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New Realities, Part V: Conclusions

I know the image to my left will strike fear in the hearts of some of the regular readers of my blog as I deliver Part V (and the final part) of my analysis of the "New Realities" of the Patriot League. In a lot of ways, the NESCAC (the "New England Small College Athletic Conference") represents what some critics feel the Patriot League desperately wants to become - a Division III school that strictly adheres to the dogma of pure amateur sports, including a self-imposed ban on the D-III playoffs for its athletes.

In my research, I didn't see any evidence of a league that wanted to drop into D-III. I saw a league that is currently trying to figure out where it belongs in the Division I world. On all campuses, there is a pride that their school is Division I in football and able to compete nationally for championships. All of the folks I talked to seemed not to mind holding athletes to some form of standards to ensure that they're academically representative of the rest of the class. The million-dollar question is: how to do this in a reasonable way, and stay competitive for national championships in all sports.

[NOTE: A full, one-page version of this series of blog postings, is here at the College Sporting News. ]

Presidential Control
In Part I I discussed the close history of the Patriot and Ivy Leagues. They started out with the same model, based on the landmark 1945 Ivy Agreement which separated admissions and athletics offices, reporting directly to the president. In Part II I talked more about this relationship, showing the positives and negatives in this structure. As of now, this structure seems to be a good balance of power, keeping admissions and athletics departments from their worse excesses. To have great students and great teams, athletics and admissions will need to work together, which overall seems to be a good thing.

Academic Indexes
Part III dissects the Academic Index (or AI for short) , and talks about the review of that tool for evaluating potential athletic admits. It seems to have done a good job with getting the right students into Patriot League schools, but it feels like it's time to update the formula to become more reflective of the new academic realities.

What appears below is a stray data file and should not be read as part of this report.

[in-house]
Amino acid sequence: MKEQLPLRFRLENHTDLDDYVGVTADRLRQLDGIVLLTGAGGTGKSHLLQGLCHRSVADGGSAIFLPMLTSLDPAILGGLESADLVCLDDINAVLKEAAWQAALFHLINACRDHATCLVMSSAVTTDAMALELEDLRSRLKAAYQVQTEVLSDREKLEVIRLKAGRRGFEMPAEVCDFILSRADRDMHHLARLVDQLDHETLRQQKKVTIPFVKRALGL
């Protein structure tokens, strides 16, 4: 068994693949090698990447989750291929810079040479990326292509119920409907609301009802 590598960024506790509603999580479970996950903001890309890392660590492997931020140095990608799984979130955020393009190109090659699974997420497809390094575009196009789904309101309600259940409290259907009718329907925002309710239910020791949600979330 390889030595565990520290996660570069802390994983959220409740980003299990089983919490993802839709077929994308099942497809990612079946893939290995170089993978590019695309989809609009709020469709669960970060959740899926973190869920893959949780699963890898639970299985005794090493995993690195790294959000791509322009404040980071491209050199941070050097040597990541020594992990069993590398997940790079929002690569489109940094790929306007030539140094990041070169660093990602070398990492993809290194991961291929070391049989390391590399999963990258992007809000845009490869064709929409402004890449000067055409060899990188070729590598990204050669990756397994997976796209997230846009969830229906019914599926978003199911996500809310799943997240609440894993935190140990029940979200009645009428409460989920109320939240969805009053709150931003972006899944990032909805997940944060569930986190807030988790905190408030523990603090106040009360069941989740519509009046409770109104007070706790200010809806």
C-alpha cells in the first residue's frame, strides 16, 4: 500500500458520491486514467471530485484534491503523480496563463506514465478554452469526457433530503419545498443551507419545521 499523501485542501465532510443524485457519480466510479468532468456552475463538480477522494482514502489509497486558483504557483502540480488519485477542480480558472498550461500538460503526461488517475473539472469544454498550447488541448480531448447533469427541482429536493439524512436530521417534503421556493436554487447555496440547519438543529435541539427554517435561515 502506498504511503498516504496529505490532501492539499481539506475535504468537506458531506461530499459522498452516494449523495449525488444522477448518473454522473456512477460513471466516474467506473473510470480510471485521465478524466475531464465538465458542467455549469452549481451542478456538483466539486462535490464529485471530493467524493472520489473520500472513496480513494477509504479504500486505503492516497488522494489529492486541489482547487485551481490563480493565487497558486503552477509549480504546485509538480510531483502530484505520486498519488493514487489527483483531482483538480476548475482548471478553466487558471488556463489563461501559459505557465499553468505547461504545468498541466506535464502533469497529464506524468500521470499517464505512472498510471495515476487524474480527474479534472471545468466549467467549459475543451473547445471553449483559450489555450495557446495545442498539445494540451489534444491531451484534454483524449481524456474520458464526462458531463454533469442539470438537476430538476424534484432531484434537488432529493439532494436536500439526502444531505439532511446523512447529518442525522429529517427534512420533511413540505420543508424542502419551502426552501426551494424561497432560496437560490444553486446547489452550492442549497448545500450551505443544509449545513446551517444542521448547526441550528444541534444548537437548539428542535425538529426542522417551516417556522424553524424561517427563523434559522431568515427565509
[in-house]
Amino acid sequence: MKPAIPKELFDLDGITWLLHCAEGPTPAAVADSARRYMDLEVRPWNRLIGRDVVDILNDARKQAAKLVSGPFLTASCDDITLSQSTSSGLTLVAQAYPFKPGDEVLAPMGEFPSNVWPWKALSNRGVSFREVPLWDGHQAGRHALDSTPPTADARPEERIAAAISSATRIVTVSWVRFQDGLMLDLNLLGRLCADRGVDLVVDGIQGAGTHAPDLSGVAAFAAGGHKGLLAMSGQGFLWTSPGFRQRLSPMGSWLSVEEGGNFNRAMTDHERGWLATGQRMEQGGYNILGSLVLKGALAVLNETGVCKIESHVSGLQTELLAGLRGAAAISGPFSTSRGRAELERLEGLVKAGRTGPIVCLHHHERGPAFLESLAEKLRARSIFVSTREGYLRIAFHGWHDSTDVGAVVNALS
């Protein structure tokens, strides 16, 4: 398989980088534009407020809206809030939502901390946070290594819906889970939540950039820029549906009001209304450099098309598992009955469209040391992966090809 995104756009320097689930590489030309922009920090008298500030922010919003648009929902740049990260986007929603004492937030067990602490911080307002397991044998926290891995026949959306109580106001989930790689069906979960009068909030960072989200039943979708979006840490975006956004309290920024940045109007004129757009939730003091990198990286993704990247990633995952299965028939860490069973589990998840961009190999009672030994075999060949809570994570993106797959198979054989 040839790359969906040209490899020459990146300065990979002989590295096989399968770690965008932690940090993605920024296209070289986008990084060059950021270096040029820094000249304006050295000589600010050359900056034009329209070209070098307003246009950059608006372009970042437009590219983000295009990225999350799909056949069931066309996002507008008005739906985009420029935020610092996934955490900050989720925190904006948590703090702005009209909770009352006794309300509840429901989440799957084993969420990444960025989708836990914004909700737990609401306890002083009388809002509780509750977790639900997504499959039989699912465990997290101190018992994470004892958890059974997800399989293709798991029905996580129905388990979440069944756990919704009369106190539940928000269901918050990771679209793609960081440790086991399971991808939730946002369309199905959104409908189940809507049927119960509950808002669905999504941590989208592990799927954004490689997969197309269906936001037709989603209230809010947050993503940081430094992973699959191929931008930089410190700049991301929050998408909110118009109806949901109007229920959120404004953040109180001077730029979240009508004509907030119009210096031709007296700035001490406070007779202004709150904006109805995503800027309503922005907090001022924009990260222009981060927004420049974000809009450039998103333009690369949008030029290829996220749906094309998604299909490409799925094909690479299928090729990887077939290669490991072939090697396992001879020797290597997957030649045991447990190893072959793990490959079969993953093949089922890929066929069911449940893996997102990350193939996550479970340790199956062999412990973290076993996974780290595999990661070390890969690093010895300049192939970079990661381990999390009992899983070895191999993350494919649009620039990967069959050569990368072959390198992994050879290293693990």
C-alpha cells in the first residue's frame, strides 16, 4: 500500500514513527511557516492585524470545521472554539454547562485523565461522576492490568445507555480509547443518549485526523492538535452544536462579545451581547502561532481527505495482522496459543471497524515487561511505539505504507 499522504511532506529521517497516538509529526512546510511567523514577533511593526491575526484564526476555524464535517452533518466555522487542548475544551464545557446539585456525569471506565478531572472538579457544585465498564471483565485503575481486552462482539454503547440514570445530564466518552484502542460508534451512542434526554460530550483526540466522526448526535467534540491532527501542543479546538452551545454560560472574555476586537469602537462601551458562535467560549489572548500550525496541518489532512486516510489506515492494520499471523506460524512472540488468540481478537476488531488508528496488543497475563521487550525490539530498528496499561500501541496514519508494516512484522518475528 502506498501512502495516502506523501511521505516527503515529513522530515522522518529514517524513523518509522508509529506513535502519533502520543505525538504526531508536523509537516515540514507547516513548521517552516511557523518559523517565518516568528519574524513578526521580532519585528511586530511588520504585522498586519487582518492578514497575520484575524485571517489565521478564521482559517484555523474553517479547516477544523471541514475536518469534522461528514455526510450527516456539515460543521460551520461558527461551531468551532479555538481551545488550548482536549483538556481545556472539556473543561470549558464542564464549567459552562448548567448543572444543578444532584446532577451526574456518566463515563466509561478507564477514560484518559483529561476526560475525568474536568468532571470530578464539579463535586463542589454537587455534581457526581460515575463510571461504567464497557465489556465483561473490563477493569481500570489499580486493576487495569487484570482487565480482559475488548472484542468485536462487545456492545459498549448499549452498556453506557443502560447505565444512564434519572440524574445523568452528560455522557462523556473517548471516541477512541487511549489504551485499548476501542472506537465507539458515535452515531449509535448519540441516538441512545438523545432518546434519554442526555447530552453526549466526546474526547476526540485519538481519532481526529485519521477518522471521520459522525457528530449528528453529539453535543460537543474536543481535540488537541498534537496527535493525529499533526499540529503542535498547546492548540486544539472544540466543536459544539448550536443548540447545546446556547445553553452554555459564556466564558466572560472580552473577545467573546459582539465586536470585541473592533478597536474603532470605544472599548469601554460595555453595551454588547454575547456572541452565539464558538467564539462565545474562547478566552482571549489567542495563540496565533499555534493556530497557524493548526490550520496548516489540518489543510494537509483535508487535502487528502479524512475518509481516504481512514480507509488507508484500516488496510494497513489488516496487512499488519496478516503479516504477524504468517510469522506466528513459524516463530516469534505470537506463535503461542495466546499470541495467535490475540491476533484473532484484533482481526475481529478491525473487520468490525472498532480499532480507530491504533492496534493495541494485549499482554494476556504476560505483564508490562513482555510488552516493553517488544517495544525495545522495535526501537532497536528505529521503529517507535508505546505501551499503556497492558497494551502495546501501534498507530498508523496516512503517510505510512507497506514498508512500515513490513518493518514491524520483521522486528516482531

High schools, especially exclusive ones, like to get their students into Patriot League and Ivy League schools. They want to be able to say to parents, “We put more students into Patriot League and Ivy schools than any other school in the area!”

But just because high schools are making it harder, that’s not to say that Patriot League schools should all of a sudden not care about academics. Having an incoming athletics class that is comprised of exceptional academic achievers is what all Patriot League schools want more than anything. Nobody wants students that can’t do the job academically.

The AI may have worked at one time to further this goal. But times have changed. Schools are measuring kids differently. Measures are proving to be imperfect at best, discriminatory at worst. Nobody I talked to said that kids are getting smarter, or that the AI was working perfectly. It needs to be brought up to date with the times, maybe by creating new criteria to measure academic success at the high school level.

Maybe putting some subjective criteria into the AI (like a portion of the AI score coming from admissions and athletics interviews, for example) might help identify other athletes who could thrive at Patriot League institutions. Some critics might call that dumbing down academic standards, but I think of it as reaching outside the strict lines of the AI to find more exceptional students that could be slipping through the cracks. Not everything can be boiled down to a test score – that’s why colleges have admissions offices. If a regular student can be helped in admissions with a good interview, why can’t an athlete’s AI?

Part IV finally tackles the elephant in the room: the possibility of athletic scholarships to further the Patriot League's mission in attracting the best possible academically qualified athletes. As a study of men's basketball conclusively proved, athletic scholarships allows schools to become more selective in getting recruits by allowing those schools to compete against "free educations" offered by other schools.

There’s no reason why this shouldn’t be used as a tool by admissions officers to get high-academic athletes into their schools. With the existing structure of separation between athletics offices and admissions departments under presidential control, all forces should be kept in balance -- and high academics standards should win out.

Some might say scholarships would rip the Patriot League apart financially, separating the "have's" with the "have-not's" in terms of athletic spending. I don't believe this would have to happen. Adding some form of partial scholarship on top of the grants-in-aid that are currently offered wouldn't break the bank, while at the same time allowing more options for coaches to get their top candidates.

There’s no reason why the Patriot League should lose their soul if they offer some scholarships or change their AI calculation. What would be much worse is if the league does nothing while the rest of the world adapts to the new realities. The Patriot League could lose their brand of athletics, squeezed by free education on the athletic side and squeezed by the Ivies and FBS schools on the academic side. That would be an awful – and preventable - shame.


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